I gave up on my childhood friend Melissa Baker back in October 2014. I had driven a few hundred kilometres to see her face to face after some worrying online conversations.
Mel was diagnosed with Hodgkin’s Lymphoma exactly six months after my breast cancer diagnosis back in 2013 and began writing the blog I Got The Good Cancer. We referred to ourselves in jest as Kylie Minogue and Deltra Goodrem, Australian popstars that shared our cancers. We joked that there was something toxic in the school playground we shared all those years ago.
When I arrived at her home and walked up the stairs to her front door, I glimpsed her through the window. Her skeletal frame took my breath away. With the spark gone from her eyes and plagued with respiratory infection after infection, Mel had no immune system and no further treatment options offered to her. I honestly started to grieve for her demise.
This 39 year old, brilliant forensic pathologist and single mum to two beautiful kids had so, so much left to contribute.
I cried all the way to her house and all the way home from that visit. By the time I reached my city, my eyes were so swollen I could hardly see the road ahead.
When Mel’s treatment team gave up on her she sacked them and moved to another Melbourne hospital. Her new hematologist was at the forefront of a melanoma drug trial to treat lymphoma and Mel ensured she was the first Australian on that trial.
Not content with this last attempt to save herself, she has worked tirelessly to advocate for other lymphoma patients who are in the same dire position she was. She helped recruit and connect patients to the trial who had been offered no hope, and has given them much more time with their families. She no doubt will one day be credited with being the integral link that alongside the drug and doctors, saved their lives.
Two years on, Mel is in remission, and as she approaches the last eight months of the trial. she doesn’t know what the future holds beyond it. The drug is so new no one is able to yet talk of it as curative.
Mel is unbeleiveably relentless in her quest to raise enough money to fund the first specialist lymphoma nurse for Australia’s fifth most common cancer in which 5000 new Australians will be diagnosed with the next 12 months. By comparison, The McGrath Foundation for breast cancer currently has 110 nurses nationally supporting patients and their families.
I’d like to sincerely apologise to my friend for prematurely losing hope. The lesson here is there is ALWAYS hope.
Love and hope always Mel,
Mel will host a fundraising event dubbed “Not Your Average Trivia Night” at Frankston RSL’s Simpson Room on Friday, November 11, from 7pm. The event includes live music, three course meal, raffles, silent auctions and more. Tickets are $75.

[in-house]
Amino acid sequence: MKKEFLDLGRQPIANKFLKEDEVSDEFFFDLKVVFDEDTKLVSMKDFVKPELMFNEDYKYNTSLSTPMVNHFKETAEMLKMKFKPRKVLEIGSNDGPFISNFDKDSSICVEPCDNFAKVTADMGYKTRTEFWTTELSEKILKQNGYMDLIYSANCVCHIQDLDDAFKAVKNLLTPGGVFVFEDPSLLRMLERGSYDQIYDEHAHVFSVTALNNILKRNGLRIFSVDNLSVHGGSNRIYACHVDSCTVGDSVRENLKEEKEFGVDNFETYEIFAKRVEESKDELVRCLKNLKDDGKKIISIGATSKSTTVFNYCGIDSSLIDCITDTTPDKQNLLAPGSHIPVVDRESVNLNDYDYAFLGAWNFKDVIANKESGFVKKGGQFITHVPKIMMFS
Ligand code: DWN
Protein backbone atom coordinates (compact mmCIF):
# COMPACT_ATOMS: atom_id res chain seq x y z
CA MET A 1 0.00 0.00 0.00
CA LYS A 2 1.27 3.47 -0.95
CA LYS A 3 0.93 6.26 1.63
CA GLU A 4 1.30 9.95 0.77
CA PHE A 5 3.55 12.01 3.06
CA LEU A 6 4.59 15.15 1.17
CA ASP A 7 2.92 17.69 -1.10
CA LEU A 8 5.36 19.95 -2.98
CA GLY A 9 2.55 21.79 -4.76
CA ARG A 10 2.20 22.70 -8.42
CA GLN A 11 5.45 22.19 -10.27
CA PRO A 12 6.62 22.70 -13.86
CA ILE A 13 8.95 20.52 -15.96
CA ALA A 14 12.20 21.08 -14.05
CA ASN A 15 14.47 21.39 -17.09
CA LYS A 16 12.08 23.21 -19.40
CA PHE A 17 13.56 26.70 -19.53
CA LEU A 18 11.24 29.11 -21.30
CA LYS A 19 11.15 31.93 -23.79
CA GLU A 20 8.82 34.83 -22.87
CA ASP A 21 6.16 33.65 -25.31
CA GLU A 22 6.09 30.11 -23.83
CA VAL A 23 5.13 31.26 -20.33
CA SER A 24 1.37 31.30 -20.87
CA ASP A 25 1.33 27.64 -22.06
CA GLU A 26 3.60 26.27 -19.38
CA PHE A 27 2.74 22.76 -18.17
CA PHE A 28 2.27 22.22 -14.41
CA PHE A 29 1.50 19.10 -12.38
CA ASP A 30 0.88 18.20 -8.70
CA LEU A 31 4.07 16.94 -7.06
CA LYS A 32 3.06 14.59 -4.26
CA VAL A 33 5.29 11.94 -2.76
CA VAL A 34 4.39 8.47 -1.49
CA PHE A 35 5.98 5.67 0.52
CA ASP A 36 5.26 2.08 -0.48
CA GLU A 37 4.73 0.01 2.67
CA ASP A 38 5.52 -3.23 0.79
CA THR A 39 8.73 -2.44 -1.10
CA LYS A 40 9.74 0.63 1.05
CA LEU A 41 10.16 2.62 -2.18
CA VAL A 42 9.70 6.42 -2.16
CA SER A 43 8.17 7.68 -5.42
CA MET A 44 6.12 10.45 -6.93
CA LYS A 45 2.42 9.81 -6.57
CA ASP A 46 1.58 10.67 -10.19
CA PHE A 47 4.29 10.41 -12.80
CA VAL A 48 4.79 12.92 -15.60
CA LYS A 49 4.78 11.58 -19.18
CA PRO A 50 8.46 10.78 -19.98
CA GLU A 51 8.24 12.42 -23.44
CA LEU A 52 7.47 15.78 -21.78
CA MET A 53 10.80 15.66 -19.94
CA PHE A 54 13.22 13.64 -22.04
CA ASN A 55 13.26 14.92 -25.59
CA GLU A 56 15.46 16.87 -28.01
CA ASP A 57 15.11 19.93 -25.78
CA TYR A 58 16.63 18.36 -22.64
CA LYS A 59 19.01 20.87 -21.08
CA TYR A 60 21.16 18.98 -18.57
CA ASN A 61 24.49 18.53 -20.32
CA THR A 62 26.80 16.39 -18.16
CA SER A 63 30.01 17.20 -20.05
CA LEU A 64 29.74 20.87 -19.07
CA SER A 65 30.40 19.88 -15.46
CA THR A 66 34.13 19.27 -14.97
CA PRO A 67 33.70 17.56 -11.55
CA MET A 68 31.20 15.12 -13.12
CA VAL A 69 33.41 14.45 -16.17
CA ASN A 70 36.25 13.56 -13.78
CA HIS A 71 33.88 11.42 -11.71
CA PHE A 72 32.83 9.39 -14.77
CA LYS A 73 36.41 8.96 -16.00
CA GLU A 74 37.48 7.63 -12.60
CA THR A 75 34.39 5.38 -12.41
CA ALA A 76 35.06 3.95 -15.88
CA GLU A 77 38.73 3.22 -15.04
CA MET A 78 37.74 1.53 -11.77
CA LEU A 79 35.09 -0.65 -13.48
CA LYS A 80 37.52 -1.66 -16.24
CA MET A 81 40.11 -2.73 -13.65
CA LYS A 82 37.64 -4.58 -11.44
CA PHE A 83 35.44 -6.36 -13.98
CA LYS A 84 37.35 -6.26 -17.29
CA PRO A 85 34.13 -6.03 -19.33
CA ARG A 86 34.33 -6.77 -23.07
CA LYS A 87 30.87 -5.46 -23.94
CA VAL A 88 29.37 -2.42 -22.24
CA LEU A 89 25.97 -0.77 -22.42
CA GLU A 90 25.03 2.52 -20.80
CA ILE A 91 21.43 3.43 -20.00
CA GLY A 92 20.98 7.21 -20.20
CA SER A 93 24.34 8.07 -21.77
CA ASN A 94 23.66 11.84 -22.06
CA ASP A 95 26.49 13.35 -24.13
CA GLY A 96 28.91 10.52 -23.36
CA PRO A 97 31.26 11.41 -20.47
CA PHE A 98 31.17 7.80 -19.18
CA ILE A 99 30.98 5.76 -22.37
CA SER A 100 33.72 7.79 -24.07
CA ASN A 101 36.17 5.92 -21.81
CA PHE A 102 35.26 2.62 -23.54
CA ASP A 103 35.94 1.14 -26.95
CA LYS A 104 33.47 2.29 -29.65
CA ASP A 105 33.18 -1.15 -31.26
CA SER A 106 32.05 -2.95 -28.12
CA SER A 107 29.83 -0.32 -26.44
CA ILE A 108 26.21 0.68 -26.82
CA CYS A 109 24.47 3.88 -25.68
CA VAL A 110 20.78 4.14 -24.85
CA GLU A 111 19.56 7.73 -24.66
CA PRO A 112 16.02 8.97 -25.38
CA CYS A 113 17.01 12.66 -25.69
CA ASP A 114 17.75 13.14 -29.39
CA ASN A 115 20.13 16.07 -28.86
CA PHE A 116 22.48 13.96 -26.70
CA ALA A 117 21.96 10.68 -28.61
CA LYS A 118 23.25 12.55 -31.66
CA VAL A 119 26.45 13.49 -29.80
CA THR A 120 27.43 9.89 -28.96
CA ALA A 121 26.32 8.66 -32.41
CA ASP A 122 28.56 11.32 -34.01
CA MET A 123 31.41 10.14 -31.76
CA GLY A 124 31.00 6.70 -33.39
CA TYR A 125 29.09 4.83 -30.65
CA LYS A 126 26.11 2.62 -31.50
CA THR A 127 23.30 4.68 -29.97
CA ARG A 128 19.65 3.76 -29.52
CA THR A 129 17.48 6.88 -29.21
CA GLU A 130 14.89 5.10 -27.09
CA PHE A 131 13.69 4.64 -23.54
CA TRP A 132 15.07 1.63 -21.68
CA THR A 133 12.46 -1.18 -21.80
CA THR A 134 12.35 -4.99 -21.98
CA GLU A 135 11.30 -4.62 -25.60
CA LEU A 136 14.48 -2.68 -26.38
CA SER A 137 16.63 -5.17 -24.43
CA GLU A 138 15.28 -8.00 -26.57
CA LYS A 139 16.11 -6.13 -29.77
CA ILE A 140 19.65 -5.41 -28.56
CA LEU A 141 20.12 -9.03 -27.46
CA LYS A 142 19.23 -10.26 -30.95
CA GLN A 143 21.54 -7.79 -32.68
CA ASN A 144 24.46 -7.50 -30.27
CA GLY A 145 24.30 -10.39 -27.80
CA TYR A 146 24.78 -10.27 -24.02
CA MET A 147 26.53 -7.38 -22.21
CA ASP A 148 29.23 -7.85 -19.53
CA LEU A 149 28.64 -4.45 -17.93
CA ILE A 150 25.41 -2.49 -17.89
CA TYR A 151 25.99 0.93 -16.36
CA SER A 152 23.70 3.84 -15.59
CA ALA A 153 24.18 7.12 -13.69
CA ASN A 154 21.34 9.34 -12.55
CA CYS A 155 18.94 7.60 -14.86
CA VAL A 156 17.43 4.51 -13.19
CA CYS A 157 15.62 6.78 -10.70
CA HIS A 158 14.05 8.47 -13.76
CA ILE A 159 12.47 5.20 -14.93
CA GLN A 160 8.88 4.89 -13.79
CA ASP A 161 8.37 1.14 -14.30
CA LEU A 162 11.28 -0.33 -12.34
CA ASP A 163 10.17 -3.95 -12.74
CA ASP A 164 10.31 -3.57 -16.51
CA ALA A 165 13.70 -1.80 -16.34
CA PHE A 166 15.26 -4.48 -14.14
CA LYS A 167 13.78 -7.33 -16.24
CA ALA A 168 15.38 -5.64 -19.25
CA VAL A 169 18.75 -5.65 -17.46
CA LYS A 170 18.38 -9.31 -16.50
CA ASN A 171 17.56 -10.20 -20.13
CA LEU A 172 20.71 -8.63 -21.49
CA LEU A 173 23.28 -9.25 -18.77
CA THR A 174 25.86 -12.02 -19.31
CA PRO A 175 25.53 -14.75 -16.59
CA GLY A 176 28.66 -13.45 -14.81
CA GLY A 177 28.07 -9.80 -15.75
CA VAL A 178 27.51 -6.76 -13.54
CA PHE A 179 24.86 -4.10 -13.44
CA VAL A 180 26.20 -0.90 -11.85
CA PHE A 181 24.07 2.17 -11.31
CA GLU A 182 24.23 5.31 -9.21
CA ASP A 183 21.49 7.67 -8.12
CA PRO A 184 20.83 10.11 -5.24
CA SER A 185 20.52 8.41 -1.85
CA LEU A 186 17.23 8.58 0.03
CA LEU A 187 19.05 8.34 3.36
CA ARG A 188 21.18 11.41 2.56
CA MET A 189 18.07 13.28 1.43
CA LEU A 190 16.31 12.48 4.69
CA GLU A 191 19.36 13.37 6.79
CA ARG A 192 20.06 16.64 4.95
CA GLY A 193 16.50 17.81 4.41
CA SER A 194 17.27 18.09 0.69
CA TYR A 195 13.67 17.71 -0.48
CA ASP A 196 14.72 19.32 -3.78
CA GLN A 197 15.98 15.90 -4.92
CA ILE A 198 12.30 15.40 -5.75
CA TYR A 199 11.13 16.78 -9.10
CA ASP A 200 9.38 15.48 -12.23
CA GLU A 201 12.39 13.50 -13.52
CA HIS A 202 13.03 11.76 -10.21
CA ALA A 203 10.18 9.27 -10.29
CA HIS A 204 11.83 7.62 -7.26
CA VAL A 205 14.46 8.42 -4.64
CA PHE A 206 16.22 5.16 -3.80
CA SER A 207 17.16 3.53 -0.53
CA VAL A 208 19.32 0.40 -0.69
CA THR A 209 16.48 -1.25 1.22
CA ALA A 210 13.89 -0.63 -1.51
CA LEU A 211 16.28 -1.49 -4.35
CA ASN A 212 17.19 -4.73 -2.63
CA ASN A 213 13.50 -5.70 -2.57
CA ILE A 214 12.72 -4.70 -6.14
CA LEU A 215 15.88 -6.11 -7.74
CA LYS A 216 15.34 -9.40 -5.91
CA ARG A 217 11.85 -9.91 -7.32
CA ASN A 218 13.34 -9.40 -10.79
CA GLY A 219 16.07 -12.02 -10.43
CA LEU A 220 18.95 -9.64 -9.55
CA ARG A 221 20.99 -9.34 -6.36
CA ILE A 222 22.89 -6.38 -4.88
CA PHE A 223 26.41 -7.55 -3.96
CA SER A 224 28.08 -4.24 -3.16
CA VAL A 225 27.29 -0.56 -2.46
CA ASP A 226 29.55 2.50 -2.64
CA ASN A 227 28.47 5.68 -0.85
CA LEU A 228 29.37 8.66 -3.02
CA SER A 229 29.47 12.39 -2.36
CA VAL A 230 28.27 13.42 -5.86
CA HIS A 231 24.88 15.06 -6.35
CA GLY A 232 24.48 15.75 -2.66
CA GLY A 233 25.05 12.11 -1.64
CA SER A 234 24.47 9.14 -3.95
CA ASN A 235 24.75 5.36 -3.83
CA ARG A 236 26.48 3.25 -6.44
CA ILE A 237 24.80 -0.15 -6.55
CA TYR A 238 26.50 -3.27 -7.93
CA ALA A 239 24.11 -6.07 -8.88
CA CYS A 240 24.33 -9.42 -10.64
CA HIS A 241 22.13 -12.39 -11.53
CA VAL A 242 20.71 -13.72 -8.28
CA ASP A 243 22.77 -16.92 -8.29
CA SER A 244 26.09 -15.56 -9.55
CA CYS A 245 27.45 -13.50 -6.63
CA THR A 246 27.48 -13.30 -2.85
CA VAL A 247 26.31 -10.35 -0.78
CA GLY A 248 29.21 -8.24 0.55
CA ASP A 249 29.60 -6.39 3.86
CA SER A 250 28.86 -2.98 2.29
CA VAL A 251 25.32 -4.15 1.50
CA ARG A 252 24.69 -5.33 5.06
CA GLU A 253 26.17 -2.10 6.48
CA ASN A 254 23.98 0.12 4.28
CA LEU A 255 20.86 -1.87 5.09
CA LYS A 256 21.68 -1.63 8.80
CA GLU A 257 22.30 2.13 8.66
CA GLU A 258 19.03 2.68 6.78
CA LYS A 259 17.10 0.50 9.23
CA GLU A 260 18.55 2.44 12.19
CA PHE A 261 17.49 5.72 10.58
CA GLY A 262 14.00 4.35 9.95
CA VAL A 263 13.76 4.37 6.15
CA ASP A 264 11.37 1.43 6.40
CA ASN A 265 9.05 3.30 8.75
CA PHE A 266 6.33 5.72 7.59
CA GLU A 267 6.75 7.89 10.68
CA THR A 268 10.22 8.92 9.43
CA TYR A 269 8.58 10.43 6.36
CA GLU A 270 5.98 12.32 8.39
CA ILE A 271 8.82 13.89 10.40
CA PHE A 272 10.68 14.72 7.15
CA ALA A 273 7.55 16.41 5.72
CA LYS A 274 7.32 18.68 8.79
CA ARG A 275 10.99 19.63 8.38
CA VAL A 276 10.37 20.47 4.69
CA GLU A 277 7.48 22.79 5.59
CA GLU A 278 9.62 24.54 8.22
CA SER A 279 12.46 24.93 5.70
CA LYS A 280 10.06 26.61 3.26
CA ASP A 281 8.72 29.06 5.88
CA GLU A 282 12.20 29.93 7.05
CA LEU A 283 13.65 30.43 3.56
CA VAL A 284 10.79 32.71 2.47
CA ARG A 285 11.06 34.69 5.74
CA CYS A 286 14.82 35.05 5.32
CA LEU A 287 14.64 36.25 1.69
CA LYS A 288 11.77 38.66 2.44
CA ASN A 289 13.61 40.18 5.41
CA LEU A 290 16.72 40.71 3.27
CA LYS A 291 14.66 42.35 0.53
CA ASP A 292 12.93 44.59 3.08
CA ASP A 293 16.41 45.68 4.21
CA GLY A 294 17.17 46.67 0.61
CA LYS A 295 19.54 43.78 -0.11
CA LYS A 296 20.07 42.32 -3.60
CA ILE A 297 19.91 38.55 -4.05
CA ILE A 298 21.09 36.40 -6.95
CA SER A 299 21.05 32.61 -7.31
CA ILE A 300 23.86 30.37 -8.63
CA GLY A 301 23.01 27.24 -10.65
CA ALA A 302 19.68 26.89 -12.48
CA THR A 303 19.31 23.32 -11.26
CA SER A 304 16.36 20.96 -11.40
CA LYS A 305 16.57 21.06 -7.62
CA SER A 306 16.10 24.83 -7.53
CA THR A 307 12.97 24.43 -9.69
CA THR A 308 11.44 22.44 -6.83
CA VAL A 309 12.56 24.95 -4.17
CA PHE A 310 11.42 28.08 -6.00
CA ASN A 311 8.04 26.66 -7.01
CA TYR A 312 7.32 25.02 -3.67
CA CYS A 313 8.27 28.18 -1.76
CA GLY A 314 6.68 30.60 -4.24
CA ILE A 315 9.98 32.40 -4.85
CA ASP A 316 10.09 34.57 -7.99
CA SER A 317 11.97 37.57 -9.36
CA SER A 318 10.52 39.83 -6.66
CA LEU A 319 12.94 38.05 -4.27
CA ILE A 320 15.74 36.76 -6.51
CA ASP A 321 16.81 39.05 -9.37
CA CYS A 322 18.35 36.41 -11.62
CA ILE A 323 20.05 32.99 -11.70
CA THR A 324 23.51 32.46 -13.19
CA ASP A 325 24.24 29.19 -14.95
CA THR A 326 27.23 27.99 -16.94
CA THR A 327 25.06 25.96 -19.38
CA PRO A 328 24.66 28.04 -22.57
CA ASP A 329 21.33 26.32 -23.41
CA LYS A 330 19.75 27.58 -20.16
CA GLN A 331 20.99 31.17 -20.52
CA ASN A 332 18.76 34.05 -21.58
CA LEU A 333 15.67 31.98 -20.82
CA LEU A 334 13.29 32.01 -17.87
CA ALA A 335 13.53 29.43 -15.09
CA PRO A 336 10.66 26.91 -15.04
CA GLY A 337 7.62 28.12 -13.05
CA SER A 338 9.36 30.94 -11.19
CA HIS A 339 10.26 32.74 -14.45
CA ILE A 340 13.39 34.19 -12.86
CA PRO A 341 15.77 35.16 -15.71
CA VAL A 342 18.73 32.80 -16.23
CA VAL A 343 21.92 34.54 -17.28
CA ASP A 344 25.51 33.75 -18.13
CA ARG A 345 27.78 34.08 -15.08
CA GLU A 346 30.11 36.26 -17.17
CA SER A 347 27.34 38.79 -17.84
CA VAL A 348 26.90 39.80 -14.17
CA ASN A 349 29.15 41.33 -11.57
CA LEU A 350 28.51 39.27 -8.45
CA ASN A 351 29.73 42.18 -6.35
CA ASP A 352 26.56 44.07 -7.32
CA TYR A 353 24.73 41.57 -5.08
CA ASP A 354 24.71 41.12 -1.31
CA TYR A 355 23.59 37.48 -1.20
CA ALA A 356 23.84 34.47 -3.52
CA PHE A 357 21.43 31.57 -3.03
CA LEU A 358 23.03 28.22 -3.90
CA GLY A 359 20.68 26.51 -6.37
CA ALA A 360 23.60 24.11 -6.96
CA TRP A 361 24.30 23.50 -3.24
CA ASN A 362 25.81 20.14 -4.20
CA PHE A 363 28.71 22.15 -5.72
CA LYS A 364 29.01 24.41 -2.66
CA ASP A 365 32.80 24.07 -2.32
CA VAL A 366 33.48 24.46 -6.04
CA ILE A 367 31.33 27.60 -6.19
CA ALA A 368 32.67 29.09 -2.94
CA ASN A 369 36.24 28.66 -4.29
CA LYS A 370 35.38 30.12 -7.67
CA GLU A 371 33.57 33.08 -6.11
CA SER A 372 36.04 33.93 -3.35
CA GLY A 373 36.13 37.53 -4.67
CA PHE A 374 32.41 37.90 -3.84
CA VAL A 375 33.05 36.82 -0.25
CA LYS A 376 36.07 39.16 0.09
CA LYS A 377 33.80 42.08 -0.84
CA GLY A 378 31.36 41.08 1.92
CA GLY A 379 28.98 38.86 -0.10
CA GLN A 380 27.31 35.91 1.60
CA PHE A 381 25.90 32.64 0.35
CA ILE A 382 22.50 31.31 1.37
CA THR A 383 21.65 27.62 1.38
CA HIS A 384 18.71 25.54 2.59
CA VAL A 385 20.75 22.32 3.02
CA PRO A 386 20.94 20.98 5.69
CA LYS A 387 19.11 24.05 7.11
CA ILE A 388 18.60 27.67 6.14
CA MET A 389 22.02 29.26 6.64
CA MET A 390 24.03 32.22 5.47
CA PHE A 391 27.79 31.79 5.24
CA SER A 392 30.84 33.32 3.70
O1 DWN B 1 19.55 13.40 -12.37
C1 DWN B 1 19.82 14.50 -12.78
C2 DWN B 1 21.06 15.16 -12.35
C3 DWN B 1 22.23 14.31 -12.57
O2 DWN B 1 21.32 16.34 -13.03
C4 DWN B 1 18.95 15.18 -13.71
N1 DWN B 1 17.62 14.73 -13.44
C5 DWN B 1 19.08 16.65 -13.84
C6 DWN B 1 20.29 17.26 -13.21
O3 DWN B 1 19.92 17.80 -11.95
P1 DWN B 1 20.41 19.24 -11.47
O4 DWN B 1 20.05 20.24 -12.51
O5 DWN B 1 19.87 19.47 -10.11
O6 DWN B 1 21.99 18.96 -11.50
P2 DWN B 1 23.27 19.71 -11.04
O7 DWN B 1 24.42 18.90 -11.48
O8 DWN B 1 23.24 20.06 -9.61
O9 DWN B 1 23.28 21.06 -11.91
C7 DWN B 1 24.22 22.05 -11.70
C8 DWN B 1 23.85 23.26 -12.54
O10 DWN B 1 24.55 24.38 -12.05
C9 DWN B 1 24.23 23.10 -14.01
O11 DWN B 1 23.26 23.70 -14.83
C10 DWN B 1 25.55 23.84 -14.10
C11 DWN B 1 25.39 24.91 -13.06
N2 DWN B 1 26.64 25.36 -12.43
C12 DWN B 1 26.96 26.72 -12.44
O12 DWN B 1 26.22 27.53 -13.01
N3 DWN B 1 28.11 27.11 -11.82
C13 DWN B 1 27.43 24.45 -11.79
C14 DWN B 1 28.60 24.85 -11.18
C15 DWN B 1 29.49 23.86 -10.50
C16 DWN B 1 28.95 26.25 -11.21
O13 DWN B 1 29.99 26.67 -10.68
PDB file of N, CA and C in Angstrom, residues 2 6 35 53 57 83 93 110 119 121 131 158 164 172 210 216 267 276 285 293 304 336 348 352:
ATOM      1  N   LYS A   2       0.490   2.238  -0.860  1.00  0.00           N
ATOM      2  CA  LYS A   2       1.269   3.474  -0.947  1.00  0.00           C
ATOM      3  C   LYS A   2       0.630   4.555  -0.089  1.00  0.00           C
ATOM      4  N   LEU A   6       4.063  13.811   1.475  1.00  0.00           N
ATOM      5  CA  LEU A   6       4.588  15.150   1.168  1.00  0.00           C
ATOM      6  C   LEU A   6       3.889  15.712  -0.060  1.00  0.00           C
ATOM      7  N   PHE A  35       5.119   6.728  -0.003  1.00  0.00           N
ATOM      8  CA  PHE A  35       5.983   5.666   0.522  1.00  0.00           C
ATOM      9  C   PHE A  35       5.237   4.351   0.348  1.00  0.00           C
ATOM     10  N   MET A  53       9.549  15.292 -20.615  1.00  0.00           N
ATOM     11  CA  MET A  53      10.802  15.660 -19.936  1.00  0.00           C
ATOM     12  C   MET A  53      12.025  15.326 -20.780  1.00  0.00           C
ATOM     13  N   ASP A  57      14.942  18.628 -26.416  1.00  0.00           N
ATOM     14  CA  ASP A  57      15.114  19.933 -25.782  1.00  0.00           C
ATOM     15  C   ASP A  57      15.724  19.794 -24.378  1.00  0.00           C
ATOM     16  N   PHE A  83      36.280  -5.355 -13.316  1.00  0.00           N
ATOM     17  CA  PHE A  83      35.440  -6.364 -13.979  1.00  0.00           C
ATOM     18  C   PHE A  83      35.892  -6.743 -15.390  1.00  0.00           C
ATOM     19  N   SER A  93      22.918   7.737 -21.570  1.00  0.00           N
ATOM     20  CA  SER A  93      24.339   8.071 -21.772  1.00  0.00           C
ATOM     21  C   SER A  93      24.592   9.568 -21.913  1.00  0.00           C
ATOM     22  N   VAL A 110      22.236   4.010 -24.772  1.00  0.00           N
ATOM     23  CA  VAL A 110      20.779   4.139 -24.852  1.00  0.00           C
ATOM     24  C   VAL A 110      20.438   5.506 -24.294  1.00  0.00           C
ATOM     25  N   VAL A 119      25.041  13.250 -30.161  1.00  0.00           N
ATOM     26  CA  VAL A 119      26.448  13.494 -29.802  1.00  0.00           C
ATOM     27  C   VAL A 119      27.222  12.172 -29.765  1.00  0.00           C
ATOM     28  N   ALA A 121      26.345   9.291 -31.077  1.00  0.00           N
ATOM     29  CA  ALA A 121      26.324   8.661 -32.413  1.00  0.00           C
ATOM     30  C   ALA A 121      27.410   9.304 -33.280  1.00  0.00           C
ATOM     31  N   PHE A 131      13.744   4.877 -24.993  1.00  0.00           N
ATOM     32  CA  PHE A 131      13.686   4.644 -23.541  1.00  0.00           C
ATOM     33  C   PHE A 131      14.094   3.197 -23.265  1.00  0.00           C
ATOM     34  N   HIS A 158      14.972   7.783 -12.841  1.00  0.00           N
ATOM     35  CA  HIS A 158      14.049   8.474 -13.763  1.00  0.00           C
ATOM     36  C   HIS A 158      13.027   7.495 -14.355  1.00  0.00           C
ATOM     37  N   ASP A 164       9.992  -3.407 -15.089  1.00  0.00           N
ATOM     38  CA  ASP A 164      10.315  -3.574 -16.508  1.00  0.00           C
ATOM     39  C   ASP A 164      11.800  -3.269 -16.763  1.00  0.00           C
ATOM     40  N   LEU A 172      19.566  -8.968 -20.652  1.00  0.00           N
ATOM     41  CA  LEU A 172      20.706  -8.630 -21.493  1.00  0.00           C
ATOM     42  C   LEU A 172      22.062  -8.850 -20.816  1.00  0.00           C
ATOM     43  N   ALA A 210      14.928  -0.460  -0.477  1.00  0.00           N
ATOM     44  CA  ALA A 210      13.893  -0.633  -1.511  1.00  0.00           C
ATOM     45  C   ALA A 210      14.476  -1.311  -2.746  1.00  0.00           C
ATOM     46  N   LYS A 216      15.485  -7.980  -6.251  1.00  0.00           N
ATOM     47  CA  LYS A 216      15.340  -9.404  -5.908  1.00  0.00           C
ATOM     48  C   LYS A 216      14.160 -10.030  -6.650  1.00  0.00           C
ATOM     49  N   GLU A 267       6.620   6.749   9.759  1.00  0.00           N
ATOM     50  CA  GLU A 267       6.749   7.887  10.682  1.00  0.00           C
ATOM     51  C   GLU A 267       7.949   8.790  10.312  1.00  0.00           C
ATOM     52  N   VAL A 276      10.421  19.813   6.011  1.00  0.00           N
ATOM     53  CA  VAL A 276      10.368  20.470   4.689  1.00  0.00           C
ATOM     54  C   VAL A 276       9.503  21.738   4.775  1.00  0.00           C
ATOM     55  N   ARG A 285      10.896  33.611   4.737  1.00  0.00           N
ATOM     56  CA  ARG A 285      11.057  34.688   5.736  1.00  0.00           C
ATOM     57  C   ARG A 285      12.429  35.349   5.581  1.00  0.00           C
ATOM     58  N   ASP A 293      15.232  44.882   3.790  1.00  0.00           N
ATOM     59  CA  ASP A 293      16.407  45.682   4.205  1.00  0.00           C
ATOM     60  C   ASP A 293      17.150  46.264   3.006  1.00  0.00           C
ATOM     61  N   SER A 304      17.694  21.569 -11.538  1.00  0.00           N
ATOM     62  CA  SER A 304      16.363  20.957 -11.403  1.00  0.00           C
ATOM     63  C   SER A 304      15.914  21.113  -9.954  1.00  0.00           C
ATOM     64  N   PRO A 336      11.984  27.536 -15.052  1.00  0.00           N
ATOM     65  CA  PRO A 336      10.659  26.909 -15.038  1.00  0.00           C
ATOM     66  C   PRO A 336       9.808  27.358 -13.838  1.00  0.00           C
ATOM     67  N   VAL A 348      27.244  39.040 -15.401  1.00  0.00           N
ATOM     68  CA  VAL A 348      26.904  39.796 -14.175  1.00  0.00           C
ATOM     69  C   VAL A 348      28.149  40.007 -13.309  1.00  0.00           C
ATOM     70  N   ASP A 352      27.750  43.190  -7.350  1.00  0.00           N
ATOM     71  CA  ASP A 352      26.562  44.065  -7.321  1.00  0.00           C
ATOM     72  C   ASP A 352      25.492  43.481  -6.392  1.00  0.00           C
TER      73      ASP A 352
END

For details, email email@example.com
Read all about Mel’s courageous story in print here.
I Got The Good Cancer Oh no you didn’t!
Who would have thought when my long term school friend Mel went and copied me and got cancer in the same year as me, both in our thirties and each of us with two very young children, that we would joke about who had the good cancer?
We also joked we were the 2013 version of Delta Goodrem and Kylie Minogue, stars who have survived the very same diseases we have been brushed with. To date, that Delta and Kylie blog post I wrote on learning of the devastating news that Mel had been diagnosed with Hodgkin’s Lymphoma, still makes me teary. Especially since a third friend of ours, who is also in her thirties with two very young children has been diagnosed with Hodgkin’s Lymphoma in recent weeks.
Cancer competitions and jokes aside, we have always understood that there is no good cancer, and Mel made this point very early when she created her blog titled “I Got The Good Cancer” in jest.
Now, Mel needs our support!
Her fifteen months of gruelling treatment has not been successful to date after a year of different chemos and a stem cell transplant. There is a wonder drug that could clear her of this disease, but it’s not yet on the Australian PBS unlike the UK and Europe where it is readily available.
Mel will have three cycles of a drug called Brentuximab at a cost of $10,600 dollars a cycle and will then be scanned to see if Brentuximab is moving her towards remission. If so, she will need a full course of sixteen cycles at a cost of $169,600 dollars.
Mel has always aimed high in life and has for months been recruiting people to join the bone marrow registry worldwide. She is aiming for 100 new donors to sign up and is a quarter of the way there. She also helped to raise over $71,000 dollars for my treating hospital for women’s cancers despite her going through treatment herself and not having a women’s cancer. That’s the sort of selfless individual she is.
So lets help this Goal Shooter get to her goal!
Any funds raised in excess of funding Mel’s treatment with this drug Brentuximab will be donated to Lymphoma Australia, who supports research into one of the fastest growing cancers in the western world.
You can donate by clicking on this link https://igotthegoodcancer.everydayhero.com/au/melissa. Donations are tax deductible to Australian residents. Also if eligible join the Bone Marrow Donor Registry in your country, and think about donating blood.
Here we are in together in 1985 and in 2014. Twenty-nine years on, Mel is still a goal shooter, just not in a netball sense!
Melissa’s story http://www.everydayhero.com.au/event/igotthegoodcancer
Australian Bone Marrow Donor Registry http://www.abmdr.org.au
Australia Red Cross Blood Service http://www.donateblood.com.au
Lymphoma Australia http://www.lymphoma.org.au